In the action before Judge Hankinson, the relators advanced arguments that the new definition of “state” expanded the FFCA so as to include false claims made to municipalities and counties.[9] On the other hand, the defendants in the lawsuit and the Attorney General argued that the plain meaning of the statute and the customary tools of statutory interpretation compelled the conclusion that the FFCA only applied to false claims made to a state entity.[10] Judge Hankinson considered both positions and agreed with the defendants and the Attorney General. Some of the reasons supporting this decision are outlined below.

The Plain Language of the Statute Does Not Extend to Local Governments

The FFCA limits viable claims to those made to an “employee, officer, or agent of the state,” and the Legislature limited the definition of “state” to mean “the government of the state or any department, division, bureau, commission, regional planning agency, board, district, authority, agency, or other instrumentality of the state.”[11] The plaintiffs in the case before Judge Hankinson suggested that local goverments qualify as “divisions” or “instrumentalities of the state” and therefore come within the auspices of this definition.[12]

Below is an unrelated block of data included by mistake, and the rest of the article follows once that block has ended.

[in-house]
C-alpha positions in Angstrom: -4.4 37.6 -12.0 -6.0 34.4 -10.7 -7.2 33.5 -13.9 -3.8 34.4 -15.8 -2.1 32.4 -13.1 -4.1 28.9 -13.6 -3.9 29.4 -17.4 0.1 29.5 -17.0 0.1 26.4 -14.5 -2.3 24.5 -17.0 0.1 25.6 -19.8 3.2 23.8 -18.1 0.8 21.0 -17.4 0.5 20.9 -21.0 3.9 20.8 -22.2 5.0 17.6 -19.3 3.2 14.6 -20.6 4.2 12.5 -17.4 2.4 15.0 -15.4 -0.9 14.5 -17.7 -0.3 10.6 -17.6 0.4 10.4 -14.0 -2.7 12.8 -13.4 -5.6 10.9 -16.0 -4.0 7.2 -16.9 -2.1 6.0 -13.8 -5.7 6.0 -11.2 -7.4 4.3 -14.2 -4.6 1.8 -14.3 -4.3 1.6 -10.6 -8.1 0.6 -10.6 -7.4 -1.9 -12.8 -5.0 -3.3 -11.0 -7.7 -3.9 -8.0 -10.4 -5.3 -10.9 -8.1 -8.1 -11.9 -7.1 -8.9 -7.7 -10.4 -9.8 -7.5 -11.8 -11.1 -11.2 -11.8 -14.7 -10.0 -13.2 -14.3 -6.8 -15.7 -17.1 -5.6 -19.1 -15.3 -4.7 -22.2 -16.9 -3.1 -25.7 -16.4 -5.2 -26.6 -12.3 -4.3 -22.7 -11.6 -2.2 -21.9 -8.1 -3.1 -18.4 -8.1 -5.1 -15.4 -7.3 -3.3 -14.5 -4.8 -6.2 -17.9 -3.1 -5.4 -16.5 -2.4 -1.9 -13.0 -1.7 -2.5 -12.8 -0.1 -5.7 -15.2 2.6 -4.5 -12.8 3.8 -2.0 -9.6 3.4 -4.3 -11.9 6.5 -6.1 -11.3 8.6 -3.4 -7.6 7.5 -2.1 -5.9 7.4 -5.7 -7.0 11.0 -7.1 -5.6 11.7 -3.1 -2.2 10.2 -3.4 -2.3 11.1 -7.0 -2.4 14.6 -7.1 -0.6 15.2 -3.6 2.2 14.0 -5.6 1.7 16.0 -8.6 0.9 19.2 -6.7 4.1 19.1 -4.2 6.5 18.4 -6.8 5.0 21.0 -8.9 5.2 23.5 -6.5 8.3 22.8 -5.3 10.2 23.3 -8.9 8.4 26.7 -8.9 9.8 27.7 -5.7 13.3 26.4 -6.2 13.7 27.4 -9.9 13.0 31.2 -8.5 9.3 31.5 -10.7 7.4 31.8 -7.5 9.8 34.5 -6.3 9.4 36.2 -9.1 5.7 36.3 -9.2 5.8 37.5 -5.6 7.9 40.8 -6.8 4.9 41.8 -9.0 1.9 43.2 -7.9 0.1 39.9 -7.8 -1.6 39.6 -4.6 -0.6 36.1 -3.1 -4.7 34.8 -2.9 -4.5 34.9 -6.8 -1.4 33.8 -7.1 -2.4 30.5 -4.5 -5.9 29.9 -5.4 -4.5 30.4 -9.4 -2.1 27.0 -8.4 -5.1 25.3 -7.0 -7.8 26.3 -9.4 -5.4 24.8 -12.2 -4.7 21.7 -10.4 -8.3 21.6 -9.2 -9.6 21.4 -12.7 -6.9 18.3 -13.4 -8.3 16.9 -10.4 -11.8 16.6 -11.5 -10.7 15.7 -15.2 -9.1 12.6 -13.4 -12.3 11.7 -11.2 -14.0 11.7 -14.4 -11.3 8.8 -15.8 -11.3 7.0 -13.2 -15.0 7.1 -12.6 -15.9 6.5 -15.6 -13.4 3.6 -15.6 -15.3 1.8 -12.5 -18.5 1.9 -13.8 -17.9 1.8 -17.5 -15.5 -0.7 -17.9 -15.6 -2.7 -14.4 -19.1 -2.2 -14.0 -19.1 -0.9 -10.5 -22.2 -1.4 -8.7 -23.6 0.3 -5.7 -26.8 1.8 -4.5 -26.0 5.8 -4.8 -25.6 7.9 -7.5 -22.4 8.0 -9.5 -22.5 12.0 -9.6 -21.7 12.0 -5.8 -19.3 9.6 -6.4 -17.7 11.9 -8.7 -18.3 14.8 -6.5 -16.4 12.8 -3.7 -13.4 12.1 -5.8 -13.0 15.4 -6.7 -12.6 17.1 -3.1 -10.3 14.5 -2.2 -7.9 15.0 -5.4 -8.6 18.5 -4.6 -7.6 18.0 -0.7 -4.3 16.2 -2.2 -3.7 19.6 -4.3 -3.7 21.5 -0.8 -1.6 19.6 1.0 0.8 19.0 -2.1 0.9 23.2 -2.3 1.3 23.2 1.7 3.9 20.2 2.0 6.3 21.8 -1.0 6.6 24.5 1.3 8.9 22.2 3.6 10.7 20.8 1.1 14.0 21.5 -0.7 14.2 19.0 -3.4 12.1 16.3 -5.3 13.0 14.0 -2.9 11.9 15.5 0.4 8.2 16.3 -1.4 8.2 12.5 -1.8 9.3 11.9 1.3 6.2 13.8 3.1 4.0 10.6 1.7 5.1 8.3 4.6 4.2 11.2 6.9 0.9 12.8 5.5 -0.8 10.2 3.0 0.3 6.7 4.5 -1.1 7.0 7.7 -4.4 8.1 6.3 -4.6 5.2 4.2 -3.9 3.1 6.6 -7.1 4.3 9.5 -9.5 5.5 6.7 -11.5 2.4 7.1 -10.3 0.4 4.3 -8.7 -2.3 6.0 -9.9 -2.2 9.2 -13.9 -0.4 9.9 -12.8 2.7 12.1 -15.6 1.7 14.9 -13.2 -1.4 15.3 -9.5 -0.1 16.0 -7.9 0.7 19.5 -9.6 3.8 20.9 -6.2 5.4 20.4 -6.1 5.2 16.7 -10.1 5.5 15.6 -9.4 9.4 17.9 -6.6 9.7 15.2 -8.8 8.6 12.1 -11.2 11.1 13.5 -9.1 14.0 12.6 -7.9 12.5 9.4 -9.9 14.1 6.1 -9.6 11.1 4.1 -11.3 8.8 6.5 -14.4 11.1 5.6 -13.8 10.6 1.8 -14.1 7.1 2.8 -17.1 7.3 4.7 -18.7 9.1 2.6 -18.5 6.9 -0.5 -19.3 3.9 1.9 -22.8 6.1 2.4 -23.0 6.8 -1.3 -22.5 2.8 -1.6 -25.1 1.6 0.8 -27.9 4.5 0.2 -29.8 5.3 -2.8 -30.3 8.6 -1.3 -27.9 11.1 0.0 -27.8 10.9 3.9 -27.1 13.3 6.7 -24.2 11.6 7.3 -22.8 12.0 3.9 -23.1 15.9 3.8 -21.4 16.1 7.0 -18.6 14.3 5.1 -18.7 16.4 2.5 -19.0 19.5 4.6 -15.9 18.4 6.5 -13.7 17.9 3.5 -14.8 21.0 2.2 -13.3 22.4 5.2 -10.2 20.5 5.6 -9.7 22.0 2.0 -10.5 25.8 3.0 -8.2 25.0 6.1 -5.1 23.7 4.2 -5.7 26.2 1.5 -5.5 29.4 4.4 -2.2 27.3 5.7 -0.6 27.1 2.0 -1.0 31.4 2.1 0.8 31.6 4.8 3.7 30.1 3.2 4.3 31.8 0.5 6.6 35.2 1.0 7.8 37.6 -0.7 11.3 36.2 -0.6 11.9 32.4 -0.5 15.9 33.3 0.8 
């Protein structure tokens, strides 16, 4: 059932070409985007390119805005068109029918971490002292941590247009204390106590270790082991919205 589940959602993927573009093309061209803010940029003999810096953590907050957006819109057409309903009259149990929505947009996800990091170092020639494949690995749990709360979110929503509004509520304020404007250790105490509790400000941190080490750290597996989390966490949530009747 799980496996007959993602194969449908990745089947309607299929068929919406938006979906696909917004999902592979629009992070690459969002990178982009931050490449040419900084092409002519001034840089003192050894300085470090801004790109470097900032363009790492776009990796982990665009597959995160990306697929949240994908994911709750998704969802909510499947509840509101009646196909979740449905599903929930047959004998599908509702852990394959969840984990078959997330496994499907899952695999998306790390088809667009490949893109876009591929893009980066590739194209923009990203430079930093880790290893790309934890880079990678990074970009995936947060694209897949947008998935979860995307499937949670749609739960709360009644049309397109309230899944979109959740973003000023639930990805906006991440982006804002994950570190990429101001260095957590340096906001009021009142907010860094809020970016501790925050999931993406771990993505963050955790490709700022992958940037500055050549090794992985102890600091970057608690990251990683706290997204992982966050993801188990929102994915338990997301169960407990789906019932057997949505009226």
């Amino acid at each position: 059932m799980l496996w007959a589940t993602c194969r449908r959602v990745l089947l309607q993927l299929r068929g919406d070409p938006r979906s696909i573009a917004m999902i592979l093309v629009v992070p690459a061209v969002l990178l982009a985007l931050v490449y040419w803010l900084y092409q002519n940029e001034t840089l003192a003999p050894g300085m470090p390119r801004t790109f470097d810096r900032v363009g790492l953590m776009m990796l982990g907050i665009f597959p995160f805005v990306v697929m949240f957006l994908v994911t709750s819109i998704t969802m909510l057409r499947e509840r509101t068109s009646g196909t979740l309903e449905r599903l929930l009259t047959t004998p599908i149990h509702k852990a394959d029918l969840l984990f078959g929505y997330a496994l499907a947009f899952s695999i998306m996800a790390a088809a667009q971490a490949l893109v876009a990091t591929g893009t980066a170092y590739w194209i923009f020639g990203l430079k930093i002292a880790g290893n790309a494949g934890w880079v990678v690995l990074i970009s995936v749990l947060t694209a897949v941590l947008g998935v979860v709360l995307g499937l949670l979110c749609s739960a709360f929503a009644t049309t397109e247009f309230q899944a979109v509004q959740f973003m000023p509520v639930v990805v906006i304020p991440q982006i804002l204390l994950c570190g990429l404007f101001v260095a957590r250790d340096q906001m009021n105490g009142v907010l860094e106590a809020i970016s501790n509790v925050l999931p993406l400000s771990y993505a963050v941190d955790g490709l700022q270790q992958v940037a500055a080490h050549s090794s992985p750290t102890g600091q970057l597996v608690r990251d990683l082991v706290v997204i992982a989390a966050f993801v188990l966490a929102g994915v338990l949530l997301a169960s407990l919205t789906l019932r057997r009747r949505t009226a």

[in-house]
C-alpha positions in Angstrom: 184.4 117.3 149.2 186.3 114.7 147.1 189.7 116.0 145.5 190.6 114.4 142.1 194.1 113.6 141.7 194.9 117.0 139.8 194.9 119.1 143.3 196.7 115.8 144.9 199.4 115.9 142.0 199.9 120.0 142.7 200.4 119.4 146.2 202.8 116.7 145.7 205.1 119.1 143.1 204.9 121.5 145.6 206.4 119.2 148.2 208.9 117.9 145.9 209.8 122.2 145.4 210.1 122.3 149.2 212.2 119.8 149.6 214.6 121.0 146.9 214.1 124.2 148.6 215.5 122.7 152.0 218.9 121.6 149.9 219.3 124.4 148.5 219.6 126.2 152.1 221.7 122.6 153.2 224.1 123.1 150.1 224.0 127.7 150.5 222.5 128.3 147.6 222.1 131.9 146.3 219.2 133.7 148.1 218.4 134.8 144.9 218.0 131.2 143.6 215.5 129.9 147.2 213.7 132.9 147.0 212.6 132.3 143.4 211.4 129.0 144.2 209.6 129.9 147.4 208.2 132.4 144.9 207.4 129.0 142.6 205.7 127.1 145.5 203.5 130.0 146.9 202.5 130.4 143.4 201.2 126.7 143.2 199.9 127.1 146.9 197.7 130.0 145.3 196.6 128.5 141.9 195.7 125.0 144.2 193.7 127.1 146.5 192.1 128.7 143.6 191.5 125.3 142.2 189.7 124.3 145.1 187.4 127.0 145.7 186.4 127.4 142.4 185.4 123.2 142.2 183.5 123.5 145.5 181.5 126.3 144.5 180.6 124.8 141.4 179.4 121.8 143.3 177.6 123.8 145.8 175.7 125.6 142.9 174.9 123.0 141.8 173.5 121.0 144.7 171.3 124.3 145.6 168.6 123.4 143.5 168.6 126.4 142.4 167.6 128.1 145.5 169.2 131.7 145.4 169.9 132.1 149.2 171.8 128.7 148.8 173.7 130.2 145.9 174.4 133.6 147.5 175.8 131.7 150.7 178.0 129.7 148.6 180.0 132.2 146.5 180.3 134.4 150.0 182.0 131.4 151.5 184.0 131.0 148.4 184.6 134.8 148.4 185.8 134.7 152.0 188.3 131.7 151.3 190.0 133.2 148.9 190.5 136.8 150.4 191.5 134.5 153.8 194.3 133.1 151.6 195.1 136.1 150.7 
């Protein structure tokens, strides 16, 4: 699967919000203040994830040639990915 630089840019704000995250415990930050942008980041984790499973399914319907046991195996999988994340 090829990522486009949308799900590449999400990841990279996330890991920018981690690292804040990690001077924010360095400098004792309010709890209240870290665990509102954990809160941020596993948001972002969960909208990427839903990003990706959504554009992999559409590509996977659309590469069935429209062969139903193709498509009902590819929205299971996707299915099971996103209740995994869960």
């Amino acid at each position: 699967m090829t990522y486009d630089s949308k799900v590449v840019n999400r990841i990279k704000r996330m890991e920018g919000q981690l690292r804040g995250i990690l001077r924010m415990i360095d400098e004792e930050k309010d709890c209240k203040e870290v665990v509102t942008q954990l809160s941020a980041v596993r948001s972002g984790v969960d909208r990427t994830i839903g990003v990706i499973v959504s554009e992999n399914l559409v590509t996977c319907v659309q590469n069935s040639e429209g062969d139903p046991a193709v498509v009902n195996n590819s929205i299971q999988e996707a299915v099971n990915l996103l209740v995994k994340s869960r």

“Divisions . . . of the state” has a well-understood meaning as an organizational unit of state government. In fact, Florida law provides that the executive branch of the state government shall be divided into “departments” and that “[t]he principal unit of the department is the ‘division.’” Fla. Stat. § 20.04(1), (3)(a). Additionally, Florida law specifically provides that the term “political subdivisions” “include[s] counties, cities, towns, villages, special tax school districts, special road and bridge districts, bridge districts, and all other districts in this state.” Fla. Stat. § 1.01(8). This structure, and the distinction between divisions and political subdivisions is reflected in the current organizational chart maintained by the Florida Office of Program Policy Analysis and Government Accountability, which illustrates that counties and municipal governments are not “divisions” of the state of Florida.[13]